Also keep in mind that 98% of architecture is not at all glamorous or design oriented. It's a lot of details, tedious work, ridiculously long hours, meetings with disparate groups of people butting heads, permitting, code compliance, etc. Everyone and their mom has visions of great designs, but to make it real you need to take a lot of shit all the time.
I'm not sure how the pay is in China, but I know that in Europe and South America it isn't great, and often times to get your foot in the door you need to be connected. Like it or not, architecture is a service to the elite. In Europe, South America, etc., the licensing is different, and the education there tends to be more technical because once you graduate, you're an architect. There is no post-graduation internship or exams after school. They also work as students for architects for little to no money just like people in the US. That means they are just as amazing at design as anyone else, but also more experienced and possess greater technical know-how. So finding a job in Europe or South America that is more than a six to twelve month internship can be quite difficult. Also, the economy sucks, so there are tons of people all over the planet looking for work.
That being said, if you can live off your husband and he doesn't mind, or if you're God's gift to the world of architecture, fine. You'll have no problem. But more than likely you're going to get into something that is far different than what you imagined, you'll have a lot of debt, you'll lose sleep, and you're quality of life will decline.
Either way, best of luck.
There are many ways to express your 'love' of architecture as well as a to few contribute to the built environment. There are many similarities between us, as I had received my M.Arch at 41 under very similar circumstances. If you wish to reach me to discuss: email@example.com
Best of Luck,
From my experience every person is different. There were two older students in the year above me who both passed with first class honours and landed great jobs in highly regarded architecture practices. In comparison, the mature students in my year all struggled and two dropped out early. I would have been 40 at the end of the 5 year course.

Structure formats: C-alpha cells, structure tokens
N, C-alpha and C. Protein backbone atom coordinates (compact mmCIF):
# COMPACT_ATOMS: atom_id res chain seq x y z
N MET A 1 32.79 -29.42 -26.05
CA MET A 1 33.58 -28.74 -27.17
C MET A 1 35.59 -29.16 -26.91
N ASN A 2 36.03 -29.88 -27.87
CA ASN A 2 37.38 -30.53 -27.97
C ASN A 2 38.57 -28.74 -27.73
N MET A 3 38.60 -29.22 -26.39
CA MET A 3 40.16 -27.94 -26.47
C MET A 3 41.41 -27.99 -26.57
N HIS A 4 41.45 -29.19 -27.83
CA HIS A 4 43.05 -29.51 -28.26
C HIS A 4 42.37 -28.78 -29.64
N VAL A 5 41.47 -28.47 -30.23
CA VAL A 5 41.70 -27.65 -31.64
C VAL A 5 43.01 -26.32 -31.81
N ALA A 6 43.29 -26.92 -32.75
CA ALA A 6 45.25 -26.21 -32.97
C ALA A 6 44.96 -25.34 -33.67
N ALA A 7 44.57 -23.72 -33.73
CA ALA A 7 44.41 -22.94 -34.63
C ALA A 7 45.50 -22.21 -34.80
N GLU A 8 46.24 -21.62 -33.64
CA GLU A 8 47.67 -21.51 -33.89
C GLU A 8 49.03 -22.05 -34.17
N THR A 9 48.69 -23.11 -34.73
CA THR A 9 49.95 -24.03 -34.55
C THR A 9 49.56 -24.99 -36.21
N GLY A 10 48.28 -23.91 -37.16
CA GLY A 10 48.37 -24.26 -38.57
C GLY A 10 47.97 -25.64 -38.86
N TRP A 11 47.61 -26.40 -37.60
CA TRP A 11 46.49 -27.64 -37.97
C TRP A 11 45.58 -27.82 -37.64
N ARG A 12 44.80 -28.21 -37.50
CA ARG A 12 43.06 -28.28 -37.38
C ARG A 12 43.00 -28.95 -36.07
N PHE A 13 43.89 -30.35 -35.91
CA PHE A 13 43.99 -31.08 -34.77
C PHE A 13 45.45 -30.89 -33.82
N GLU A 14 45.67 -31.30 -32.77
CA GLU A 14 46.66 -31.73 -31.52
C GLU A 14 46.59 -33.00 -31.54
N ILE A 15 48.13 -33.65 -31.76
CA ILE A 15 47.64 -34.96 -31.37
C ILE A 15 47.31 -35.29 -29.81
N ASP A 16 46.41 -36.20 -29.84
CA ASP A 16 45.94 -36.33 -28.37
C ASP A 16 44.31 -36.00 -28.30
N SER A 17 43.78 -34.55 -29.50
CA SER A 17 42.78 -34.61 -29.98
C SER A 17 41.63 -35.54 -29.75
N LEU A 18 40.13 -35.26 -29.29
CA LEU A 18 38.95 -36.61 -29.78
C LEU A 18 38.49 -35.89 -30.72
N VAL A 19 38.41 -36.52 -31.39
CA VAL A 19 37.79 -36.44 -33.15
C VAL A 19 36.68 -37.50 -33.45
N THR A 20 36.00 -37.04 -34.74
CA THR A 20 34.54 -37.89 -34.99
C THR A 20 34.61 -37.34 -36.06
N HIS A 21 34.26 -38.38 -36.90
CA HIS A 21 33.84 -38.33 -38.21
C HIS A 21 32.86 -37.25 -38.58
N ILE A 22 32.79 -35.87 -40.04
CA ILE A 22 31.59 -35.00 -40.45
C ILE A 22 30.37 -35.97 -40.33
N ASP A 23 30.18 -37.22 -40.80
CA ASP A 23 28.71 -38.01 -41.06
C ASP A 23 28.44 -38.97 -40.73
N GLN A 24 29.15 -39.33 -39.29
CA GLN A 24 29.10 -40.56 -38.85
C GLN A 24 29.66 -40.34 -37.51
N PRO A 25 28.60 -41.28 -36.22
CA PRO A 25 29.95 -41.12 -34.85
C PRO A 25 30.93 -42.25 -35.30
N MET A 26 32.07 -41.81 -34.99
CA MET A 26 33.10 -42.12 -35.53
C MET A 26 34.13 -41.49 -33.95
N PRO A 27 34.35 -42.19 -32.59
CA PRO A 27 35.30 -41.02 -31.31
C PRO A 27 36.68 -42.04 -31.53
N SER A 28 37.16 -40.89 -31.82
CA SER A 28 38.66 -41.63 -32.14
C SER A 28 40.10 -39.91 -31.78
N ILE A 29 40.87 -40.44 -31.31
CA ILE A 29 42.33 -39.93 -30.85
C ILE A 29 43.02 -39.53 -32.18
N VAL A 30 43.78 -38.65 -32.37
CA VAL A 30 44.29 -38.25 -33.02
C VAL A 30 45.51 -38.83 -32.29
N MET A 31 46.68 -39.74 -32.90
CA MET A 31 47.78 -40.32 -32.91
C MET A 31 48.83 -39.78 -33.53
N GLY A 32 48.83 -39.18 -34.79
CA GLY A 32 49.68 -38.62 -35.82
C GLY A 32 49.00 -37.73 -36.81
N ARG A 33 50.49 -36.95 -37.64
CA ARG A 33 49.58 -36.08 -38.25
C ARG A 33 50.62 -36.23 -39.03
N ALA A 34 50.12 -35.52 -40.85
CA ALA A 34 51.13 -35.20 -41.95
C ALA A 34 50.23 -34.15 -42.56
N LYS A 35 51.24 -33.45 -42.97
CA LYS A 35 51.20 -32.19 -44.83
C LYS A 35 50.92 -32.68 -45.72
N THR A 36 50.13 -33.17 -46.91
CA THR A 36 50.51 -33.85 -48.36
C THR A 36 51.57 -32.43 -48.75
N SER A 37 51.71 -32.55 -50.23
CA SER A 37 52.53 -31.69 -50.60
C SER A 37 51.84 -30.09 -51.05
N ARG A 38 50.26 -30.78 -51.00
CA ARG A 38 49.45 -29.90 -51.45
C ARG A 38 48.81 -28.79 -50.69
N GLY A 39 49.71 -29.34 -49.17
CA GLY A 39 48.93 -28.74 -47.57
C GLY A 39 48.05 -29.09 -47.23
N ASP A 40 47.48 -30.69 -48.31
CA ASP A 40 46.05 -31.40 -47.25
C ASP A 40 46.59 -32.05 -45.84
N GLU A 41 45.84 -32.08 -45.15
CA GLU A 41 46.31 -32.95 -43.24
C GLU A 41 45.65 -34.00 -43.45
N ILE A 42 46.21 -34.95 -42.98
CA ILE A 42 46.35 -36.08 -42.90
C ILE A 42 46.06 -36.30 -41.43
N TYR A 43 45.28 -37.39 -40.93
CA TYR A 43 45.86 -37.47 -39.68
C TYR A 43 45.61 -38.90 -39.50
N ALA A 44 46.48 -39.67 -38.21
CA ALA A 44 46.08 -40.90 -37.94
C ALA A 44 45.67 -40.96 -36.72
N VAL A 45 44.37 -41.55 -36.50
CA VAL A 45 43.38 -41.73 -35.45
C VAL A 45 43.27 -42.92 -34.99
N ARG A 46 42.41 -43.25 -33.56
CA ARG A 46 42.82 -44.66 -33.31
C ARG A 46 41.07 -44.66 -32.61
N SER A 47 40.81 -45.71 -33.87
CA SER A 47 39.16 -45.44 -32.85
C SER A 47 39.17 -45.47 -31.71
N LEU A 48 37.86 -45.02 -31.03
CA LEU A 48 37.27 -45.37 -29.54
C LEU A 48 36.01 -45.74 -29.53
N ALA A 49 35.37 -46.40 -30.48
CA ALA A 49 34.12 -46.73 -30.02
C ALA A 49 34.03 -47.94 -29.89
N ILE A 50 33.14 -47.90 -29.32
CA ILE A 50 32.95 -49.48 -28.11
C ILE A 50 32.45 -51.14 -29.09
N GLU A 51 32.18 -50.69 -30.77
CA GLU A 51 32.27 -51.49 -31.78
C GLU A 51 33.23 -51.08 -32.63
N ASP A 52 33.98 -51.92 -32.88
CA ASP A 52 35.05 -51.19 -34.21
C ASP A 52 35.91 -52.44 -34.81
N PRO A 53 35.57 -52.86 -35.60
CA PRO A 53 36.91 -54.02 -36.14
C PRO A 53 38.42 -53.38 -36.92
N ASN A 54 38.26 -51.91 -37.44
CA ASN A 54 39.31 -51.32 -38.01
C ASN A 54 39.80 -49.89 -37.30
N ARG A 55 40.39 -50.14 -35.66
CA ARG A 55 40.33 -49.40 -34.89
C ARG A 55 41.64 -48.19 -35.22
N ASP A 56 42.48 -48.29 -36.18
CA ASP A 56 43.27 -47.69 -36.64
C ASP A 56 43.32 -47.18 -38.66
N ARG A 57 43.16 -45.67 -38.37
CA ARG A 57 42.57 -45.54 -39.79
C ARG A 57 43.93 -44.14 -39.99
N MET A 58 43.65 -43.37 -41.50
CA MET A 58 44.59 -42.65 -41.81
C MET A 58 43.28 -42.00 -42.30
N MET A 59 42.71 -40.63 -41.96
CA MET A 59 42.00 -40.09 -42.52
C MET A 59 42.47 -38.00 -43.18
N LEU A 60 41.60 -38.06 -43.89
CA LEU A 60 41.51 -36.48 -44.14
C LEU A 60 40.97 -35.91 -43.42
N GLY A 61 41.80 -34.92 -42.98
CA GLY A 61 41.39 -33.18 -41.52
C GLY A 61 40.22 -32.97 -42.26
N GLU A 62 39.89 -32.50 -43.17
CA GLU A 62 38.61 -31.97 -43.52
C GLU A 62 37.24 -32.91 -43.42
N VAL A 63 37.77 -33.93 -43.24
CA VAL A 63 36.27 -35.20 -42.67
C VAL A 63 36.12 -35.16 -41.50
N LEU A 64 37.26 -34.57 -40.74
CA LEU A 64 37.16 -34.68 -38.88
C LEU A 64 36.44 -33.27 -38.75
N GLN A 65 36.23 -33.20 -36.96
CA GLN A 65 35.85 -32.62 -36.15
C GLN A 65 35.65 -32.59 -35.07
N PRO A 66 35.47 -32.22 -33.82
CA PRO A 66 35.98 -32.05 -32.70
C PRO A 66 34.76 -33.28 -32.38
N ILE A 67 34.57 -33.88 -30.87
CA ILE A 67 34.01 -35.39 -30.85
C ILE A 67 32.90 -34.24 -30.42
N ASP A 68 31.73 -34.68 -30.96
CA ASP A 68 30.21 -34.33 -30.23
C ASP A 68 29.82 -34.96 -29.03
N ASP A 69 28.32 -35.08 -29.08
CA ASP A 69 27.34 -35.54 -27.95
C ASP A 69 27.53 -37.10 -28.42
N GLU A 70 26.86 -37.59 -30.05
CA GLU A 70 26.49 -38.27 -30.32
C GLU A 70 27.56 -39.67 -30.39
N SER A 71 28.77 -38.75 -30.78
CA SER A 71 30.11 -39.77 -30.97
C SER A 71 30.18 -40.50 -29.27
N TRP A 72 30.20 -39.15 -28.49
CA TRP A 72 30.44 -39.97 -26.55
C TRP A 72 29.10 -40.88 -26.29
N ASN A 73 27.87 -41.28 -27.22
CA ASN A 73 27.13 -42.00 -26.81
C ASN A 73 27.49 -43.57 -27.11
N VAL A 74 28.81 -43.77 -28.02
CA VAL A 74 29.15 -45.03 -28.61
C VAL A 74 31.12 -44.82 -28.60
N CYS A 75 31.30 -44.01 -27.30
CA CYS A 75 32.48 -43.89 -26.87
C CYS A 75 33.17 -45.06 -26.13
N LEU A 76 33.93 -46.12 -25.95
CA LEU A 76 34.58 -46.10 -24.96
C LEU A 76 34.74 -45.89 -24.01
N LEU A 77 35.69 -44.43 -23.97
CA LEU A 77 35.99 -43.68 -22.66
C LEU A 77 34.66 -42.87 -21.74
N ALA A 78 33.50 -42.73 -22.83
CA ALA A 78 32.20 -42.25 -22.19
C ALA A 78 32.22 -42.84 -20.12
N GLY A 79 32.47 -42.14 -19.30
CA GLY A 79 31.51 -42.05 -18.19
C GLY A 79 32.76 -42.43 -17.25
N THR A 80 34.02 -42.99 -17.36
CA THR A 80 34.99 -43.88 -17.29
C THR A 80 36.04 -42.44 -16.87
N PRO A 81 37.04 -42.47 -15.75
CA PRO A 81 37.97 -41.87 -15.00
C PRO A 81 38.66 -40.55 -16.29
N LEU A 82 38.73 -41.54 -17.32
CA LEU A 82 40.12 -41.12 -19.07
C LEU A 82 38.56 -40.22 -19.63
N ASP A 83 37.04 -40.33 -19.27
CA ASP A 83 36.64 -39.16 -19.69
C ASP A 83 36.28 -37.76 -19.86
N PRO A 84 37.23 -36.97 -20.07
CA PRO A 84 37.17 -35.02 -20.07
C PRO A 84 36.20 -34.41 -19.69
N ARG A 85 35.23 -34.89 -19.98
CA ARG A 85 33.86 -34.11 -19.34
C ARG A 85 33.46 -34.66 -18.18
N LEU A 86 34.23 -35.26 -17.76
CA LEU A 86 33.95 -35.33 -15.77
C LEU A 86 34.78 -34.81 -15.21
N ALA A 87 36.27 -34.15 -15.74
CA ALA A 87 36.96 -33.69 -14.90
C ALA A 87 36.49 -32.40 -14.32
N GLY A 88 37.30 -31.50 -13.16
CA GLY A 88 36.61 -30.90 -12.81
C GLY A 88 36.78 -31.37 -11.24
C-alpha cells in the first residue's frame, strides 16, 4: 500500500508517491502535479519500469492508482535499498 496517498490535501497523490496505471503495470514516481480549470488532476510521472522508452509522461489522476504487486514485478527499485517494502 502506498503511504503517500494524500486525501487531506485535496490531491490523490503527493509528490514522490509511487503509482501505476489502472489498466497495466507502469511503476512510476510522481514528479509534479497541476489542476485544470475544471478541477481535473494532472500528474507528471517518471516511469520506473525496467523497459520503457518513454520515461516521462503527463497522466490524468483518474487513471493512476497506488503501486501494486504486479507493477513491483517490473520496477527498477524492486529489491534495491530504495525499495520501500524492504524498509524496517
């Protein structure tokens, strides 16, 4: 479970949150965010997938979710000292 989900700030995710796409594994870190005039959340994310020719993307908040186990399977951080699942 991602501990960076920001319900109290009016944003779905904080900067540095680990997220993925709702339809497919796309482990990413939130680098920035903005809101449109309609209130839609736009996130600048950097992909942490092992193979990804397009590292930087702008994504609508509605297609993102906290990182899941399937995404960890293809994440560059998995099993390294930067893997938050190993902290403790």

I think the successful older students had supportive families (spouses and children) and a strong network friends which got them through the relentless pressures and helped them keep their focus.
It's a shame, because most young architecture graduates know nothing else other than architecture. The older students bring far more life experience to the profession which, IMO, is vital to the creation of the built environment.
Hi Danna, I've e-mailed you with my questions. Thank you so much!
I am so glad you posted this question since I am also in the same dilemma. I am also in my 30's, a minority and female. I have a BA in Interior Design and love the work, but am disillusioned the industry.
I came out of school with little connections and then the economy crashed. After three years of job hunting, working for low wages, and interview-fatigued, I'm wondering if architecture is more suited to my personality, and if I have both the int. design/arch background, if that will better help my marketability. Also, I'd like to learn 3D rendering and Revit since that was barely being touched upon when I graduated. I'm also wondering if its just better to get a 2yr degree in Graphic Arts!
However I am worried about being saddled with the debt and making not much more than I would with just a BA in Int. Design.
Anyway, feel free to email me as well :) @ firstname.lastname@example.org
and advice from others is welcomed as well!
30/Male here and will be applying to MLA school this year. I'll be 33/34 when i graduate with tons of debt. Not to mention, leaving a steady job in urban/environmental planning.
But its calling me. Everyday I go to work and come home unsatisfied is more motivation for me to complete grad school. All other consequences are meaningless (... for now).
BTW, this thread is old, and it's hard to discern what the OP has done in the interim. But this thread is one that is eternally valid and timely.
^ and ^^
It really depends, doesn't it? I was at a point where my job was insufferable. My first job was really related to my degree and then I got a second job with a "real good" company, and two things occurred (a) the job was titled as if related to my degree, and it was about stuff that was more vague and bureaucratic, and (b) staying out of those departments and remaining in more concrete work, which I like, was probably not achievable had I stayed. I was thinking: M.Arch., like I had thought before, or something altogether different, though I couldn't identify anything that interested me as much.
In the end, the question becomes can I do what I'm doing indefinitely without compromising my emotional and even physical health? The job with the "real good" company was starting to do that very thing.